By Ade Martins-
Nigerians will on Saturday vote in delayed governorship polls, weeks after a controversial and disputed presidential election.
The gubernatorial race postponed by a week from its previous March 11th date, has been characterised by twists and turns in a number of states with late rulings from the courts, producing late rulings for candidates of some states, leaving them very little time to campaign. The elections will be decided in 28 of Nigeria’s 36 states as the ruling party scrambles to regain lost ground in key states.
Lagos State will be one of the most competitive battle grounds for power as Gbadebo Rhodes Vivour is locked in fierce competition against the incumbent Babajide Sanwo Olu
Several key figures have endorsed Sanwo Olu who is the sitting governor, as the man that should remain the governor for another term, citing high quality governance throughout his tenure.
However, Rhodes Vivour who is of both yoruba and igbo extraction has attracted both a following and controversy by those who feel he represents a good mix of two polarised tribes and can attract voters from both tribes.
His supporters believe he can bridge the gap . His critics say that because his wife and mother are from the igbo extraction, and he represents a subtle take over of the city by the igbos, in the process undermining the predominantly yoruba inhabitants of the city who are the indigenes of the land.
The presidential elections on February 25 were widely criticized for widespread delays, outbreaks of violence and attempts at voter suppression.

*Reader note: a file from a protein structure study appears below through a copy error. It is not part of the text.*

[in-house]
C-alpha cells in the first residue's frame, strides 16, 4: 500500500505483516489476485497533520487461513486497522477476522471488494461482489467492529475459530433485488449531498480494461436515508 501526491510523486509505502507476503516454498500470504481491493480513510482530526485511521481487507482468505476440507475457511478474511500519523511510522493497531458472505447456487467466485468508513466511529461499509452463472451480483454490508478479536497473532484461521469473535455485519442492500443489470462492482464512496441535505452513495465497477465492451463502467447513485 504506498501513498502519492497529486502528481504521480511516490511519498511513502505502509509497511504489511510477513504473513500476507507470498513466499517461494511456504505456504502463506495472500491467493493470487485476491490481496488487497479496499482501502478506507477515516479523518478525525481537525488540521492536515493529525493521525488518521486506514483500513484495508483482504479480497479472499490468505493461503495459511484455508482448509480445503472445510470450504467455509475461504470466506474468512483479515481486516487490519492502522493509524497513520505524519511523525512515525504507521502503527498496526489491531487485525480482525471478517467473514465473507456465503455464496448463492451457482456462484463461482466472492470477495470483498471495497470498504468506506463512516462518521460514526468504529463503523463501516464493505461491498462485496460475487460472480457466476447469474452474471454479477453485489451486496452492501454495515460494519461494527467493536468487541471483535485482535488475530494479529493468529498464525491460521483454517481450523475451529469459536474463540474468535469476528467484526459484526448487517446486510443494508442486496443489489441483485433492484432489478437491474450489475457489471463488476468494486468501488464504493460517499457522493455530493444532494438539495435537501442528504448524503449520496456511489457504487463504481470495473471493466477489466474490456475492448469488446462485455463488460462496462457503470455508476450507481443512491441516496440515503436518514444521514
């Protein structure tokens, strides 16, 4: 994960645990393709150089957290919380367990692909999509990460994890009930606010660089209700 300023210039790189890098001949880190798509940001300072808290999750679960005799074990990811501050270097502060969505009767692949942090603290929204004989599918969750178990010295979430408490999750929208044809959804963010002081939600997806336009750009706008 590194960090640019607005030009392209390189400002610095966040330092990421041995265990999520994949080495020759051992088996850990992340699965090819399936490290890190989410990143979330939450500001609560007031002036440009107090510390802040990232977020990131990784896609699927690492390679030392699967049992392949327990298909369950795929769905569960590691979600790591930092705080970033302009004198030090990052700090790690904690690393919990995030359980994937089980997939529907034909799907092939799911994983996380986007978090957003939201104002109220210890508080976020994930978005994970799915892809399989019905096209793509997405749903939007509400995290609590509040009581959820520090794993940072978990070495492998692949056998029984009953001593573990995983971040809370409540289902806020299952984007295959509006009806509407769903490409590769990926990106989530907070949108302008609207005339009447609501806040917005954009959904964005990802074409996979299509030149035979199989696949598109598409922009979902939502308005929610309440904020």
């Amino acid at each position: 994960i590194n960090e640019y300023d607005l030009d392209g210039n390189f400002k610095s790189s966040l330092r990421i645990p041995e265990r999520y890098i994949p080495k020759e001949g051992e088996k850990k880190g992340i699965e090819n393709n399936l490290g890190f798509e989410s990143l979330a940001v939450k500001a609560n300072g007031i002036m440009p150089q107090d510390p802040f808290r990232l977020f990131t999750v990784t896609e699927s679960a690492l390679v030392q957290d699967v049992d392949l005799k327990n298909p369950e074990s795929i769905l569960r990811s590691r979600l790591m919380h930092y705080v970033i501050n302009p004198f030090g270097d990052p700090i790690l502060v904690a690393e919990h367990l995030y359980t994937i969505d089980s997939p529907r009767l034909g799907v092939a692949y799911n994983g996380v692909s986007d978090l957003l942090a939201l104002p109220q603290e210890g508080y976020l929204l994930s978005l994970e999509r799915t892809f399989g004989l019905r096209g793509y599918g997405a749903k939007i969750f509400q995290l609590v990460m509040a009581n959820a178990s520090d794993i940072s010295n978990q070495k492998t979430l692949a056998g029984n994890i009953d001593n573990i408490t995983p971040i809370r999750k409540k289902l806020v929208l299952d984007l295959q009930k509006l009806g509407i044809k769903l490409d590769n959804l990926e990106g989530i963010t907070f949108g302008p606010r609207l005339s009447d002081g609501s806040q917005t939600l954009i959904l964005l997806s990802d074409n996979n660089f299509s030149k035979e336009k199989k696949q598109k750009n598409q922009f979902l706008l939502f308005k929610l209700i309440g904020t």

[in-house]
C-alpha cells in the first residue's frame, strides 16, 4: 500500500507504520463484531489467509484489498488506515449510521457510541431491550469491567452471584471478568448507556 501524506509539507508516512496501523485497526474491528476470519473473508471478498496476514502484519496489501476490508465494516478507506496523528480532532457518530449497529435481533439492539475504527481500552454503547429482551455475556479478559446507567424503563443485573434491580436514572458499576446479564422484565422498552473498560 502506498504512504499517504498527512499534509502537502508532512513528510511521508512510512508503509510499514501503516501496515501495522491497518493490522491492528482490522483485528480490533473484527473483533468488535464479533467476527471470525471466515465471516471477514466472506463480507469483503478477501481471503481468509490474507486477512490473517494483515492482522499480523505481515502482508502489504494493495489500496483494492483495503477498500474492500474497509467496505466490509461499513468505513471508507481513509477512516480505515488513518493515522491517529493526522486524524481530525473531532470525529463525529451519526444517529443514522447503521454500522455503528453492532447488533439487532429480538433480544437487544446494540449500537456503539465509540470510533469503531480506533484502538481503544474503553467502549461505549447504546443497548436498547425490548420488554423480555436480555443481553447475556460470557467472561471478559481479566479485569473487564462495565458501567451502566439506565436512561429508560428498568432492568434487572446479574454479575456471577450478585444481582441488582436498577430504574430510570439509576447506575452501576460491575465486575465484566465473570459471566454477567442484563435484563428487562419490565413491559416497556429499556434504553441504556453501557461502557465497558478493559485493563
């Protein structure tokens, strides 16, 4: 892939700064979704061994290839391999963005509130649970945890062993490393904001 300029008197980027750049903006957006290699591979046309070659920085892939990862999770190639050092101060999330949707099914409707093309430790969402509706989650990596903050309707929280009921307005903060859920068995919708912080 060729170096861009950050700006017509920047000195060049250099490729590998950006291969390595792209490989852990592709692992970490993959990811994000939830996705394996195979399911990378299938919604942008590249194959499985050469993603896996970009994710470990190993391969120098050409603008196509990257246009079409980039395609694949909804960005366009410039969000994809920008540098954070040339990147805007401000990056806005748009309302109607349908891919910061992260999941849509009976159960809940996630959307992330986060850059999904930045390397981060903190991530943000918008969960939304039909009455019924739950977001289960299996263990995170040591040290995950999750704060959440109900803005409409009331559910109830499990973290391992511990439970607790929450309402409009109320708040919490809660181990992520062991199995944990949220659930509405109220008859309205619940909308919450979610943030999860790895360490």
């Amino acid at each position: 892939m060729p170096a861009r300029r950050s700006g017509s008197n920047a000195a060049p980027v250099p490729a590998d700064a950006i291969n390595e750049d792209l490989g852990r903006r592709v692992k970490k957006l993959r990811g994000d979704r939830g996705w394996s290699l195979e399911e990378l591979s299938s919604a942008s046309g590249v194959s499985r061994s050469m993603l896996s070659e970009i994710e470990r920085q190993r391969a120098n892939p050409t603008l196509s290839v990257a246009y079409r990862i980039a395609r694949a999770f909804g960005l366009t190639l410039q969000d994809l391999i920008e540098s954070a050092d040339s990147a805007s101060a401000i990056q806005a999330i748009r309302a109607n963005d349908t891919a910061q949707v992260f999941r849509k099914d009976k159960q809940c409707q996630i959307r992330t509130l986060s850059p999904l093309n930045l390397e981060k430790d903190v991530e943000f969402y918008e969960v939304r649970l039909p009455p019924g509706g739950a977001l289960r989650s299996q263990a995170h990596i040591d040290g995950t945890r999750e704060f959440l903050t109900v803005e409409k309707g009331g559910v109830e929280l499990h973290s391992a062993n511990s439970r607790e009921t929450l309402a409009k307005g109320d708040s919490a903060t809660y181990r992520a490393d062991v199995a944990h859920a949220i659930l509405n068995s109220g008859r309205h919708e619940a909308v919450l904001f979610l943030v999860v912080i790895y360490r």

Several observers including the European Union also said the election fell short of expectations and “lacked transparency.”
Nigeria’s recent president , Bola Tinubu has traditionally been the godfather and kingmaker of Lagos State governors, selecting governors and their predecessors.
Tinubu’s firm grip on Lagos politics now faces an unprecedented threat in Obi’s third-force Labor Party, after losing on home turf.
In Delta State, eight governors stepped down their ambitions and declared support for the governorship candidate of Peoples Democratic Party (PDP), Hon. Sheriff Oborevwori.
The leadership of the political parties also endorsed Oborevwori.
The candidates led by Prince Henry Eze of Allied Peoples Movement (APM) said in a news conference in Asaba that their decision to jettison their ambitions and endorse Oborevwori for Saturday’s election was in recognition of the achievements of PDP, especially Governor Ifeanyi Okowa administration in the state.
The political parties Action Alliance (AA), Action Democratic Party (ADP), Allied Peoples Movement (APM), African Action Congress (AAC), African Democratic Congress (ADC), Action Peoples Party (APP), Accord Party
Governorship polls will be held in 28, namely Abia, Adamawa, Akwa Ibom, Bauchi, Benue, Borno, Cross River, Delta, Ebonyi, Enugu, Gombe, Jigawa, Kaduna, Kano, Katsina, Kebbi, Kwara, Lagos, Nasarawa, Niger, Ogun, Oyo, Plateau, Rivers, Sokoto, Taraba, Yobe, and Zamfara.
Over the next four years, each of the other eight states – Anambra, Bayelsa, Edo, Ekiti, Imo, Kogi, Osun and Ondo – will vote their governors separately held off-season due to litigations and court judgements.
This year, INEC replaced the Smart Card Readers with a more advanced piece of biometric technology for verifying voters: the Bimodal Voter Accreditation System (BVAS).
The Independent National Electoral Commission (INEC) has been ordered by an Abuja High Court on Friday to transmit the result of Saturday’s governorship and house of assembly’s election electronically, in line with electoral laws.
The order came from a suit instituted by the Labour Party and its governorship candidate in Akwa Ibom, Uduakobong Udoh, including 13 state’s House of Assembly candidates for the March 18 elections, NAN reports.